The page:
Kolmogorov-Smirnov tests were used to determine whether the data sets were normally distributed. Continuous variables are presented as means and SDs/95% CIs for normally distributed data or medi- ans/interquartile ranges for non-normally distributed data. For cate- gorical data, absolute and relative frequencies are given. The cohort was divided into 2 patient groups according to the median time from symptom onset to imaging (hyperacute versus acute). Baseline data of both resulting groups were compared by Student t test (normally distributed data) or Mann-Whitney U test (non-normally distributeddata) for metric outcome variables and by χ2 test for categorical out- come variables. To assess the equality of variances between lesion growth in the hyperacute versus acute group, Levene test was per- formed. ASPECTS differences between initial and follow-up im- aging were plotted against the time from symptom onset to imaging using linear regression (Figure I in the online-only Data Supplement). Finally, multivariate linear regression was used to model the asso- ciation between ASPECTS difference (admission to follow-up CT)and time from symptom onset to imaging, initial ASPECTS, initial ischemic core volume, and National Institutes of Health Stroke Scale (Figure II in the online-only Data Supplement). Backward selection was used to identify significant variables. A statistically significant difference was accepted at a P of <0.05. Analyses were performed using MedCalc (version; Mariakerke, Belgium) and R (R: A Language and Environment for Statistical Computing, 2017; R Foundation for Statistical Computing, Vienna, Austria). Visualization with the R package ggplot2 (Elegant Graphics for Data Analysis, 2009; Springer-Verlag, New York) Results Patients Fifty-one patients fulfilled all inclusion criteria (Table). The median time from symptom onset to imaging was 1.85 hours (interquartile range, 1.5 hours). Twenty-five patients were assembled in a hyperacute group (time from symptom onset to imaging, <1.85 hours), and the remaining 26 patients were assembled in an acute group (≥1.85 hours). The median time from imaging to recanalization was 2.5 hours (interquartile range, 1.2 hours) and did not differ significantly between the groups (P=0.40). The mean ASPECTS difference between admission and follow-up imaging was significantly higher in patients present- ing in the hyperacute time window (mean difference [SD], 2.7 [2.2] versus 1.6 [1.3]; P=0.04; Figure 2). The mean (SD) volu- metrically measured absolute lesion growth was 26.6 mL (42.2 mL) or 233% (450%) in the hyperacute group versus 17.3 mL (26.3 mL) or 108% (150%) in the acute group, although the dif- ference was not statistically significant (P=0.355 and P=0.188 for relative lesion growth). The variances for lesion growth vol- umes were higher for patients presenting in the hyperacute time window, both for absolute and relative lesion growth. Statistical significance of this observation was confirmed by Levene test (P=0.04 for absolute lesion growth and P=0.02 for relative lesion growth; Figure V in the online-only Data Supplement). In univariate linear regression for ASPECTS lesion growth and time as a constant variable plotting all patients,we identified a significant relationship between the param- eters. For each passing hour, ASPECTS lesion growth was reduced by an ASPECTS of 0.4 (95% CI, −0.57 to −0.07; P=0.02; Figure I in the online-only Data Supplement). Further multivariate analysis can be found in the online-only Data Supplement. Discussion The aim of this study was to investigate whether patients presenting in the hyperacute time window have comparably higher lesion growth volumes when the time from imaging to recanalization is kept relatively constant. To this end, we compared lesion growth using ASPECTS difference and vol- umetric measurements in patients who presented <1.85 hours after onset (hyperacute) with patients who presented 1.85 to 6 hours after onset (acute) with similar duration from imagingto recanalization. The main finding of our study is that a me- dian time from imaging to recanalization of 2.5 hours resulted in higher lesion growth in patients presenting in the hyper- acute time window when assessed according to differences in ASPECTS. Although volumetrically measured lesion growth from the initial core lesion to the 24-hour follow-up was not sta- tistically different between the groups (relative lesion growth, 233% versus 108%), it is remarkable that the variance of lesion growth was clearly higher in the hyperacute group (SD, 455% versus 146%), as confirmed statistically by Levene tests for both absolute and relative lesion growth. In the hyperacute time window, we observed partly reversible core lesions and simulta- neously patients with the highest lesion growth volumes (max- imum growth, 146 mL in hyperacute versus 76 mL in acute patients). This may be suggestive of a significantly increased lesion growth dynamic in the hyperacute time window. To our knowledge, this is the first computed tomogra- phy-based study that investigated the impact of the time gap from imaging to recanalization on ischemic lesion growth focusing on the hyperacute time window. Despite the cur- rent trend of extending the time window for stroke treat- ment, lesion growth rates were previously described as being the highest during the earliest period after stroke onset.2–4,7 Nevertheless, the extension of the time window for treatment might suggest having more time regarding initiation of treat- ment in the hyperacute setting than in patients who present later. However, a shorter time interval between stroke onset and imaging should by no means lead to less effort in pa- tient care, based on the reasoning that the patient is within the time window.8,9 Indeed, when considering the results of this study, the opposite may be true. The same initial ischemic core volume at admission in a hyperacute time window might indicate a more dynamic lesion expansion and would result in less time for effective treatment compared with patients presenting later.9 These findings should encourage efforts to reduce treatment delays, especially for patients presenting within the hyperacute timeframe. Limitations of our study include the relatively small number of patients because of the strict inclusion and ex- clusion criteria (eg, only analyzing patients with an M1 occlusion in the middle cerebral artery). The intention was to obtain a homogenous patient cohort. Definitions of early ischemic core using computed tomography perfusion are still a topic of current discussion and, therefore, potentially imprecise, especially in the setting of rapid and complete re- perfusion, as recently described.10 We decided to use cere- bral blood volume to define the early ischemic core volume as accurately as possible, particularly in light of the con- troversy of infarct core overestimation when using relative cerebral blood flow measurements.10,11 Differences in time from admission imaging to recanalization were not statisti- cally significant between groups but might explain a part of the observed infarct growth dynamics in the hyperacute time window. However, the time from symptom onset to admis- sion had a significant effect on ASPECTS lesion growth even after adjusting for the time from imaging to recanalization in multivariate analysis. Conclusions Lesion growth between imaging and recanalization was higher in patients presenting in a hyperacute time window (<1.85 hours from onset), which supports previously reported ele- vated lesion growth rates in the early time frame. The mark- edly increased variance of lesion growth volume, includingpartly reversible core lesions in the hyperacute group, could be a sign of a distinctive infarct dynamic in this time window. References 1. Goyal M, Menon BK, van Zwam WH, Dippel DW, Mitchell PJ, Demchuk AM, et al; HERMES Collaborators. Endovascular thrombec- tomy after large-vessel ischaemic stroke: a meta-analysis of individual patient data from five randomised trials. Lancet. 2016;387:1723–1731. doi: 10.1016/S0140-6736(16)00163-X 2. Nogueira RG, Jadhav AP, Haussen DC, Bonafe A, Budzik RF, Bhuva P, et al; DAWN Trial Investigators. Thrombectomy 6 to 24 hours after stroke with a mismatch between deficit and infarct. N Engl J Med. 2018;378:11–21. doi: 10.1056/NEJMoa1706442 3. Albers GW, Marks MP, Kemp S, Christensen S, Tsai JP, Ortega- Gutierrez S, et al; DEFUSE 3 Investigators. Thrombectomy for stroke at 6 to 16 hours with selection by perfusion imaging. N Engl J Med. 2018;378:708–718. doi: 10.1056/NEJMoa1713973 4. Gonzalez RG, Silva G, He J, Sadaghiani S, Wu O, Singhal AB. Abstract t p30: Logarithmic growth of ischemic lesions in major anterior circula- tion ischemic strokes. International Stroke Conference. 2015;46(suppl 1):ATP30. 5. Arenillas JF, Cortijo E, Garcia-Bermejo P, Levy EI, Jahan R, Goyal M, et al. Relative cerebral blood volume is associated with collateral status and infarct growth in stroke patients in swift prime. J Cereb Blood Flow Metab. 2018;38:1839–1847. doi: 10.1177/0271678X17740293 6. Ava L, Berkefeld J, Lauer A, Seiler A, Pfeilschifter W, Müller-Eschner M, et al. Predictive value of pooled cerebral blood volume map- ping for final infarct volume in patients with major artery occlusions. A retrospective analysis. Clin Neuroradiol. 2017;27:435–442. doi: 10.1007/s00062-017-0569-9 7. Thomalla G, Simonsen CZ, Boutitie F, Andersen G, Berthezene Y, Cheng B, et al; WAKE-UP Investigators. MRI-guided thrombolysis for stroke with unknown time of onset. N Engl J Med. 2018;379:611–622. doi: 10.1056/NEJMoa1804355 8. Fiehler J. The time-reset effect: thrombectomy trials challenge the existence of a time window. Clin Neuroradiol. 2017;27:3–5. doi: 10.1007/s00062-017-0561-4 9. Albers GW. Late window paradox. Stroke. 2018;49:768–771. doi: 10.1161/STROKEAHA.117.020200 10. Bivard A, Kleinig T, Miteff F, Butcher K, Lin L, Levi C, et al. Ischemic core thresholds change with time to AK 7 reperfusion: a case control study. Ann Neurol. 2017;82:995–1003. doi: 10.1002/ana.25109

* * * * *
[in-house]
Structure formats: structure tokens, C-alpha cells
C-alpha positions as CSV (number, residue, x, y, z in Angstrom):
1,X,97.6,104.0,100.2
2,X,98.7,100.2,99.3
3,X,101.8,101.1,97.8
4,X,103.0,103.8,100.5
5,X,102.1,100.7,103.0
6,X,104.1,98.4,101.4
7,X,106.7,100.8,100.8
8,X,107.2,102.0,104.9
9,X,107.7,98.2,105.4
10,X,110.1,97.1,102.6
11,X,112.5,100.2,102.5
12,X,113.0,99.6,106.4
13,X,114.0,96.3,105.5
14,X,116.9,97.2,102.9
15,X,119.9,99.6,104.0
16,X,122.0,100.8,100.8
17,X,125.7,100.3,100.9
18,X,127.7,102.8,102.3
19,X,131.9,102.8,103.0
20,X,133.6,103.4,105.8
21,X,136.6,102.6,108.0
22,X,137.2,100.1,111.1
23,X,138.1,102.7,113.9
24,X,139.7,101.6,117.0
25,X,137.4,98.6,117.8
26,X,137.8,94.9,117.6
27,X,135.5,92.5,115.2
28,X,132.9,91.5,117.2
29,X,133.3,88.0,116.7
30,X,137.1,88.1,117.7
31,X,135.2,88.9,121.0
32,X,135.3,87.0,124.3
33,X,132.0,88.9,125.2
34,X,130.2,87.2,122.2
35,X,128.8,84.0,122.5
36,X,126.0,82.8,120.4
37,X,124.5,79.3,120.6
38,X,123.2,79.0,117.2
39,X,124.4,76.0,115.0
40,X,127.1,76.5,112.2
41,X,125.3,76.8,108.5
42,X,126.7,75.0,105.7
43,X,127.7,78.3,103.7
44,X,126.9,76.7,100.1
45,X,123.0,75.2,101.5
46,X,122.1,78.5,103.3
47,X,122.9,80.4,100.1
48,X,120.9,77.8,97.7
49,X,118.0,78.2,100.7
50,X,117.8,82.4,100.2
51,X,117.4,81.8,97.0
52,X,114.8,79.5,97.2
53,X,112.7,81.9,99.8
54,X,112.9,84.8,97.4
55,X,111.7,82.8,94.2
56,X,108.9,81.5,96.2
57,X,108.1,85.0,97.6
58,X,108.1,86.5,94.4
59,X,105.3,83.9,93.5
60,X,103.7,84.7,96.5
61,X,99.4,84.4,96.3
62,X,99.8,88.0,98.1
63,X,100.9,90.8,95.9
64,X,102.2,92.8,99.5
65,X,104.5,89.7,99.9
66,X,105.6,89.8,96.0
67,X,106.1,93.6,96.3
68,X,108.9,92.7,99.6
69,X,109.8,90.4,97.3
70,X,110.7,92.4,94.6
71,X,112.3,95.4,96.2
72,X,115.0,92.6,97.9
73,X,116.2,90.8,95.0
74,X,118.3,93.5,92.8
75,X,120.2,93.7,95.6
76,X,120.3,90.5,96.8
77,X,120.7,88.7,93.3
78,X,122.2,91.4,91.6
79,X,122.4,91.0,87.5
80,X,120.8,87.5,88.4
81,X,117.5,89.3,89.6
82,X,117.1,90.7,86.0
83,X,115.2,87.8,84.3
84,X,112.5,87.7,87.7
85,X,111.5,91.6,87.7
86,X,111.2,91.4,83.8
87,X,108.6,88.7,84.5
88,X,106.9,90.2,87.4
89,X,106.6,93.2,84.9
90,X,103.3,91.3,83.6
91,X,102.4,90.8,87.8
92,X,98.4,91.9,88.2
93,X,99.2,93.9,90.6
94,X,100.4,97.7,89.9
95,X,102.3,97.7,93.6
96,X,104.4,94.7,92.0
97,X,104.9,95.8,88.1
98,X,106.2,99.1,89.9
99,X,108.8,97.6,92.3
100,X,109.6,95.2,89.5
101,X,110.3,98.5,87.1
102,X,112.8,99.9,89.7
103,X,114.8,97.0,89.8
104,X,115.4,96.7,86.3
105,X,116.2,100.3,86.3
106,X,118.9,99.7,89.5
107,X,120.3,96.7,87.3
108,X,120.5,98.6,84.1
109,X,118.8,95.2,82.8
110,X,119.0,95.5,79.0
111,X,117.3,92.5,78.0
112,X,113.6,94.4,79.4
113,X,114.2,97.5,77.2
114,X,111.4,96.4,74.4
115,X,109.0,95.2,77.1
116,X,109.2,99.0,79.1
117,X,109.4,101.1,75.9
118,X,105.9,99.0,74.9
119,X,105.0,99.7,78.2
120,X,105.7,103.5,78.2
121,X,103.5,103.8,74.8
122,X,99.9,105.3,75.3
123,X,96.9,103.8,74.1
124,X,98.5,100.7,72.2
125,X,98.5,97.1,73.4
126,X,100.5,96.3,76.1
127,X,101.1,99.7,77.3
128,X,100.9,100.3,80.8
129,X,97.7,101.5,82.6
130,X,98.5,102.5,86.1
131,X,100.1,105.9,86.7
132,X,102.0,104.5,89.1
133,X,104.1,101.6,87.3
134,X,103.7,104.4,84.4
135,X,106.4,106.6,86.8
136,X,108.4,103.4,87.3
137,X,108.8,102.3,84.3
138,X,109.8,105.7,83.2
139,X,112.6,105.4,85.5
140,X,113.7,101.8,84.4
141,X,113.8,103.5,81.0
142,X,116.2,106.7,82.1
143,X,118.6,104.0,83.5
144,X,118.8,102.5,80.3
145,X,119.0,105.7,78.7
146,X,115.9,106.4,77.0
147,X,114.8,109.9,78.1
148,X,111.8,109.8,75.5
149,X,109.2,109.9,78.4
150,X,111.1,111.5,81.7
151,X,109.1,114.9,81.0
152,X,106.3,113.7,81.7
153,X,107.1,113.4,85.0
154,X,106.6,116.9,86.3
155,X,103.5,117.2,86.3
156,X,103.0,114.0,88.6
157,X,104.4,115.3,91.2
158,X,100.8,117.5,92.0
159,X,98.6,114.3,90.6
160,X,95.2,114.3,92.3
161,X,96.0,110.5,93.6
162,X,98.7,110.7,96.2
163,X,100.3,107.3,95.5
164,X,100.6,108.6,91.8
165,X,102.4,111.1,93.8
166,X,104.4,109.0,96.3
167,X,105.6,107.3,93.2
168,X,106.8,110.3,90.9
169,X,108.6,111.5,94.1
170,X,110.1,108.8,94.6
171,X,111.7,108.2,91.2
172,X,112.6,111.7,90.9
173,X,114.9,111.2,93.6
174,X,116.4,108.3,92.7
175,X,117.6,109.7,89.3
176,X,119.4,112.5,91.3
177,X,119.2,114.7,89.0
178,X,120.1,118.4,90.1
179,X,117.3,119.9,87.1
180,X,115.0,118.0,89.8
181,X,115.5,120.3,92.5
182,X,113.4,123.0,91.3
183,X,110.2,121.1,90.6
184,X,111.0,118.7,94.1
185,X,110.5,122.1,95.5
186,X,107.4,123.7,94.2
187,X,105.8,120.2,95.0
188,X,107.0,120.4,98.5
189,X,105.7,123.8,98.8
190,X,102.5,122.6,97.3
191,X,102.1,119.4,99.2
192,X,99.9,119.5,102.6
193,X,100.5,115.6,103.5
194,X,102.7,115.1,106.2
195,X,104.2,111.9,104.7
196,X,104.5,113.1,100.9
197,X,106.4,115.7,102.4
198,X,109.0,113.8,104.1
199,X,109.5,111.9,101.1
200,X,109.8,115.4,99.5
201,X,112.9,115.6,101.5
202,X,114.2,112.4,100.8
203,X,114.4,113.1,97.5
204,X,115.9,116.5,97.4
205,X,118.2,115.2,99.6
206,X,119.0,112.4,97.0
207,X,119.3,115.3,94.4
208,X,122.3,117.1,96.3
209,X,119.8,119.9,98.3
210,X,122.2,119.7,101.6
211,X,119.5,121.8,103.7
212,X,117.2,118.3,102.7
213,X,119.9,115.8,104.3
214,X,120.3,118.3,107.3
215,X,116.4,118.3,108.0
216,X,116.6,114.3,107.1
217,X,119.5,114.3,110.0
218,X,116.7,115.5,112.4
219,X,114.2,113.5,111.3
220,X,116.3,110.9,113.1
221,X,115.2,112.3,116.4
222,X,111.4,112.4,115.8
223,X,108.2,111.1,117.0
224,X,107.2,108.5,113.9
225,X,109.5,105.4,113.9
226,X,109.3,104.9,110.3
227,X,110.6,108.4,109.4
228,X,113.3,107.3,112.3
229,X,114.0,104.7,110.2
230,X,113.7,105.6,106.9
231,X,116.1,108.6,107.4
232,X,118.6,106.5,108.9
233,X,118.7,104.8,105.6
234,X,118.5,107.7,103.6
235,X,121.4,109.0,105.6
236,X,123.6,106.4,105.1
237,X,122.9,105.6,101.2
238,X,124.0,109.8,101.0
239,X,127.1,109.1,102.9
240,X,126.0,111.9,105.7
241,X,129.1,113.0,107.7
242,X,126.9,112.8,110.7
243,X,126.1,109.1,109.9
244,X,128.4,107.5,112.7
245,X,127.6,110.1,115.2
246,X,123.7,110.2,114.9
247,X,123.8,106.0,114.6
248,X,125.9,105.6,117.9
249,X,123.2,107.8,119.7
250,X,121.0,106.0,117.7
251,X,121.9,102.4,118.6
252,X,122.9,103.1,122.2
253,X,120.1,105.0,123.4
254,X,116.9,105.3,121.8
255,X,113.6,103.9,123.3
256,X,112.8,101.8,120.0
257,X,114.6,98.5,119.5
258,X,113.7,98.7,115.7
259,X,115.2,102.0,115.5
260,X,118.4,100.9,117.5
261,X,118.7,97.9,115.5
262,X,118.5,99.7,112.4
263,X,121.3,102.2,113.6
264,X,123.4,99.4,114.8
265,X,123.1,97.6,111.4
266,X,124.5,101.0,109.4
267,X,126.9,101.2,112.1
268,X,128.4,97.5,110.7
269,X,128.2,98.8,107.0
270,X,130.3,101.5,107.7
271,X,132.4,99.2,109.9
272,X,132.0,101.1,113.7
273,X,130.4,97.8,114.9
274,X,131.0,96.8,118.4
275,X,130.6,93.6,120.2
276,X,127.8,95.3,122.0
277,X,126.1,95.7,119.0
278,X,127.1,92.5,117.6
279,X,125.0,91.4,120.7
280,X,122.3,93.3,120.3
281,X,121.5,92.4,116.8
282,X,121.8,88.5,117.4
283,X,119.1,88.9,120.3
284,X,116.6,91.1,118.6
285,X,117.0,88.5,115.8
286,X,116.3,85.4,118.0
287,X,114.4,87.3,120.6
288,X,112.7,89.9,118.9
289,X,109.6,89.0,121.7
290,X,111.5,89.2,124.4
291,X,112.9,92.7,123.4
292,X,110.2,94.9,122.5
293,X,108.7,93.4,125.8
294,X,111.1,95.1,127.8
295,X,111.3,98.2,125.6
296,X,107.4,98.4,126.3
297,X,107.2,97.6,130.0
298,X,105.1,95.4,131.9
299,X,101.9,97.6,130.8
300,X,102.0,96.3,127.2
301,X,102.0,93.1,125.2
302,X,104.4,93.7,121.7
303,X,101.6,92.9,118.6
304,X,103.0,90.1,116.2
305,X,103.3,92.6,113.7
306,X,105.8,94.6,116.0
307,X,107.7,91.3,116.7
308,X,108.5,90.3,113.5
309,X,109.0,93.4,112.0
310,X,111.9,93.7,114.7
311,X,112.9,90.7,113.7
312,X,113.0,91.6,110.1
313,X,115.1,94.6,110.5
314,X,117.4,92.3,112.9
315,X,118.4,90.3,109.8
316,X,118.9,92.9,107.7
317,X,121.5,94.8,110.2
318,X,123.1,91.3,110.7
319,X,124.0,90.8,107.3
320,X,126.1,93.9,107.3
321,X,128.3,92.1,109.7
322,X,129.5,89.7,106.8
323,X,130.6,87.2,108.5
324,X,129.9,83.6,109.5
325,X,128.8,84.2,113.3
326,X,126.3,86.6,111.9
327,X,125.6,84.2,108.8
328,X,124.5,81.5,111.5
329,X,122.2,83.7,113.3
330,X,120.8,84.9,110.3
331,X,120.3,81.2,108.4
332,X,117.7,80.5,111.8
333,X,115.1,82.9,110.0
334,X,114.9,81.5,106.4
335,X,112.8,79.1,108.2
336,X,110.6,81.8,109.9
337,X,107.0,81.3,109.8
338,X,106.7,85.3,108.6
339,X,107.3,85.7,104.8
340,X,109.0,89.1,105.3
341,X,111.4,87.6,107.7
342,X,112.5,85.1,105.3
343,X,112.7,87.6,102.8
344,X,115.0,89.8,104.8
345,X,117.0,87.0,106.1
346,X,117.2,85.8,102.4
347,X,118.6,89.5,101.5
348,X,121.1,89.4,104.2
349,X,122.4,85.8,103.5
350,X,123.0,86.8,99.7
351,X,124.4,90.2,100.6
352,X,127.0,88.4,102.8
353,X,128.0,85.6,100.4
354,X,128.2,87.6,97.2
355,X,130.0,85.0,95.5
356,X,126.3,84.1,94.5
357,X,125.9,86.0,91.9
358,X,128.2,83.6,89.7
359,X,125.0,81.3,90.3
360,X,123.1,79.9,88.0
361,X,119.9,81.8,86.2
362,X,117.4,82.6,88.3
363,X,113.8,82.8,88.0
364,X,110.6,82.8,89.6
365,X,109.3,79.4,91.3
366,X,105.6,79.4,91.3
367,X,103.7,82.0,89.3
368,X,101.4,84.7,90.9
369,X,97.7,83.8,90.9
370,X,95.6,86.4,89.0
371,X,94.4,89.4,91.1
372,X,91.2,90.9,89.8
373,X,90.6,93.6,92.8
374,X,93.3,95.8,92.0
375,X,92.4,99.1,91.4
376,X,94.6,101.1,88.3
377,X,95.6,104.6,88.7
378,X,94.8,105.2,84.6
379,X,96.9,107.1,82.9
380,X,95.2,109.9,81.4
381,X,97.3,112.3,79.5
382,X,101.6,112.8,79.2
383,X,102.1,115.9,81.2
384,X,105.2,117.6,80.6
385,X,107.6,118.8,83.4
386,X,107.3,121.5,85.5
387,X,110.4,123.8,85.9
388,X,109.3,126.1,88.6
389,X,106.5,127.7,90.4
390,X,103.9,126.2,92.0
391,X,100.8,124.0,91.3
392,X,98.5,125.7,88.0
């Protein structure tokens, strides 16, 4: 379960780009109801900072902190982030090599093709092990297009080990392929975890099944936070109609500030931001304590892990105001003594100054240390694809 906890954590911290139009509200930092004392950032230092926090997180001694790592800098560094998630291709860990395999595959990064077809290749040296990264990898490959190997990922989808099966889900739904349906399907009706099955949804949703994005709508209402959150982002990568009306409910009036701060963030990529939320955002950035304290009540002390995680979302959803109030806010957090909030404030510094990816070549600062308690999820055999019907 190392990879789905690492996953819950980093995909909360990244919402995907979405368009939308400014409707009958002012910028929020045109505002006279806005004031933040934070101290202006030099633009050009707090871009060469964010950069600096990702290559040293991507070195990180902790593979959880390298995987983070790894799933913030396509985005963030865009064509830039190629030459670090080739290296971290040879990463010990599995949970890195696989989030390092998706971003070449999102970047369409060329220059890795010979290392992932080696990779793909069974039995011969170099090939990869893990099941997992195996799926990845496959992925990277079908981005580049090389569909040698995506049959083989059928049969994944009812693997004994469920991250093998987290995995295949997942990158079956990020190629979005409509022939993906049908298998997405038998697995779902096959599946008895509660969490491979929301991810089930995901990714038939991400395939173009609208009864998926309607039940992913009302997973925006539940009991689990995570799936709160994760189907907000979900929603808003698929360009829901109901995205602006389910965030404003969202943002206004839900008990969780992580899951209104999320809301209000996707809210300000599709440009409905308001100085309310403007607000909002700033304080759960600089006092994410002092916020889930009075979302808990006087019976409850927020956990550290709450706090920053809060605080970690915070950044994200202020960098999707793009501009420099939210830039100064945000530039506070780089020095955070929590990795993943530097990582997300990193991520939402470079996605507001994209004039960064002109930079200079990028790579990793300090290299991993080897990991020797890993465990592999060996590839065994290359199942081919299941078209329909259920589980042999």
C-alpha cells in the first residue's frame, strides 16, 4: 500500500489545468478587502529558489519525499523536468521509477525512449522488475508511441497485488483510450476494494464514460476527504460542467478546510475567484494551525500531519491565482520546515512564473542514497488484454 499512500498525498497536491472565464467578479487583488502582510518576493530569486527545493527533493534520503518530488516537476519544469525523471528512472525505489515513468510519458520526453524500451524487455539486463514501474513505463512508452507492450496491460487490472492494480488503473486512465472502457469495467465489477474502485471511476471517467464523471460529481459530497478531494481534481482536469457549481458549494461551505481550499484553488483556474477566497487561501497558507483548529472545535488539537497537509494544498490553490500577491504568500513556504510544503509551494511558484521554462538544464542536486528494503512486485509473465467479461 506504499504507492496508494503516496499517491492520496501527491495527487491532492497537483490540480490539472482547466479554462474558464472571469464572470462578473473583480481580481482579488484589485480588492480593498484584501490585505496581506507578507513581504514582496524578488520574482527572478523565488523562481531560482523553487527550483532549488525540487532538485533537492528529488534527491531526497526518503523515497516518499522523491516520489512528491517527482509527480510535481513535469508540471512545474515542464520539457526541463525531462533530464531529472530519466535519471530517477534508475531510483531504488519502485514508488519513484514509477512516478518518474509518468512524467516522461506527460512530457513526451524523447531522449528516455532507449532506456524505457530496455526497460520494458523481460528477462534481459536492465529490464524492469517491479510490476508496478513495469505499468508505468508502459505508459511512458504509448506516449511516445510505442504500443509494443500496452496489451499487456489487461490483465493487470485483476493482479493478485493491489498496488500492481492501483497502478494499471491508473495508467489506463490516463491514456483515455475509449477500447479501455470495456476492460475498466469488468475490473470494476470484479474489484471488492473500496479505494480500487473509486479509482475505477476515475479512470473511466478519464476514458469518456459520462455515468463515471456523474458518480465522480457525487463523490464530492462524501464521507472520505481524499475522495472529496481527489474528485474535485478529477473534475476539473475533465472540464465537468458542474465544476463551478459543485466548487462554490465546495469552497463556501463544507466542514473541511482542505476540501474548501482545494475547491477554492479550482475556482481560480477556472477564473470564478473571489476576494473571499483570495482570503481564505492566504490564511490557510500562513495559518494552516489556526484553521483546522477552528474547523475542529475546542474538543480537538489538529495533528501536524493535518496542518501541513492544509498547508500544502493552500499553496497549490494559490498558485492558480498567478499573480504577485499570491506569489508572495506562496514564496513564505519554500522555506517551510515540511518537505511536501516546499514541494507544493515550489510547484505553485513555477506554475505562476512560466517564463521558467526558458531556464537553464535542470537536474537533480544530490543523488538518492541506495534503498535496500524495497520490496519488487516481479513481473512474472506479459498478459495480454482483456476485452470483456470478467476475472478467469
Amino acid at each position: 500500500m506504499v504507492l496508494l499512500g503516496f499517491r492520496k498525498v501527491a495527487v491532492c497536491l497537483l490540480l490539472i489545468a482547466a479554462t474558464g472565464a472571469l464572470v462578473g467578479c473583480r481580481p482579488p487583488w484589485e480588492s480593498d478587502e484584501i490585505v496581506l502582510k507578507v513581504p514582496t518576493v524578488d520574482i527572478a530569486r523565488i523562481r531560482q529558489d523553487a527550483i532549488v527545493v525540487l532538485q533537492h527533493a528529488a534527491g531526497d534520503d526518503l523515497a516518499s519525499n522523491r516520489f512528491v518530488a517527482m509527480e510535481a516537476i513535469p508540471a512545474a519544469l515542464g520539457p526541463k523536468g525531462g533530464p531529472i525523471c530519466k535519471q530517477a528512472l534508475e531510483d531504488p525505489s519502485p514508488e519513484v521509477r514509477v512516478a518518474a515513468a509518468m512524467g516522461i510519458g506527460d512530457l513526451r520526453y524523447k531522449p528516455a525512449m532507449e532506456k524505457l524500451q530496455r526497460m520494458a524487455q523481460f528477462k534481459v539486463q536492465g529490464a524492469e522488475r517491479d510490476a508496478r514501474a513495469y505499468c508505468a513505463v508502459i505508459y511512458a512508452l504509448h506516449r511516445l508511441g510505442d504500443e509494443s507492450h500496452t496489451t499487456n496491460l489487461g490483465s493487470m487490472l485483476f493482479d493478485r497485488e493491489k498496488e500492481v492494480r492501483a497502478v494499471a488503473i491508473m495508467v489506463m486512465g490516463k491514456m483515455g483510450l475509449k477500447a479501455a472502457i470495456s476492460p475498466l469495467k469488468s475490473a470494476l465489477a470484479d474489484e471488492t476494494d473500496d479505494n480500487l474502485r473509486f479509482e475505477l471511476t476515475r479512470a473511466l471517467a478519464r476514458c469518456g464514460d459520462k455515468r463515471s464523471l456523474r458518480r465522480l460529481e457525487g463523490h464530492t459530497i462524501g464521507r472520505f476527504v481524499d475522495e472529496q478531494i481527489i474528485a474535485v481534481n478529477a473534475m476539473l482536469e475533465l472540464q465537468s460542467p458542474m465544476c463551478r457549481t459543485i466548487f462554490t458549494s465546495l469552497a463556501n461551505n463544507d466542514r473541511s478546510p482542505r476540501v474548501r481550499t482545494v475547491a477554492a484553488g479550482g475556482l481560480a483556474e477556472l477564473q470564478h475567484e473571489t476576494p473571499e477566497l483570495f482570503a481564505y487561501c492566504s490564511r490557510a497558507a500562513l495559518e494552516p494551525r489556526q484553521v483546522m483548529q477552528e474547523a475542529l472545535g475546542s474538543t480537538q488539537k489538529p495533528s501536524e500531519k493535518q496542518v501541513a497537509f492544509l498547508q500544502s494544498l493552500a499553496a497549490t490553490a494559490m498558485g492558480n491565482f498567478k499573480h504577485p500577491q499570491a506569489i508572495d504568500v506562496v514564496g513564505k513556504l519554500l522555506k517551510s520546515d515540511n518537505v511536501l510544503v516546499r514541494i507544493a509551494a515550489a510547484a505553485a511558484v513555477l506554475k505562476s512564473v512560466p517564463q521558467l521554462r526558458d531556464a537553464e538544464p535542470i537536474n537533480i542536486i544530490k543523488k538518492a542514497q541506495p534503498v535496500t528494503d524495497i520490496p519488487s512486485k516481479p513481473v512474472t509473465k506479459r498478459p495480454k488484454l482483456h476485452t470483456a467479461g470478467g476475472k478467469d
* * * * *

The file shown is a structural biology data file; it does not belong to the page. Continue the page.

11. Boned S, Padroni M, Rubiera M, Tomasello A, Coscojuela P, Romero N, et al. Admission CT perfusion may overestimate initial infarct core: the ghost infarct core concept. J Neurointerv Surg. 2017;9:66–69. doi: 10.1136/neurintsurg-2016-012494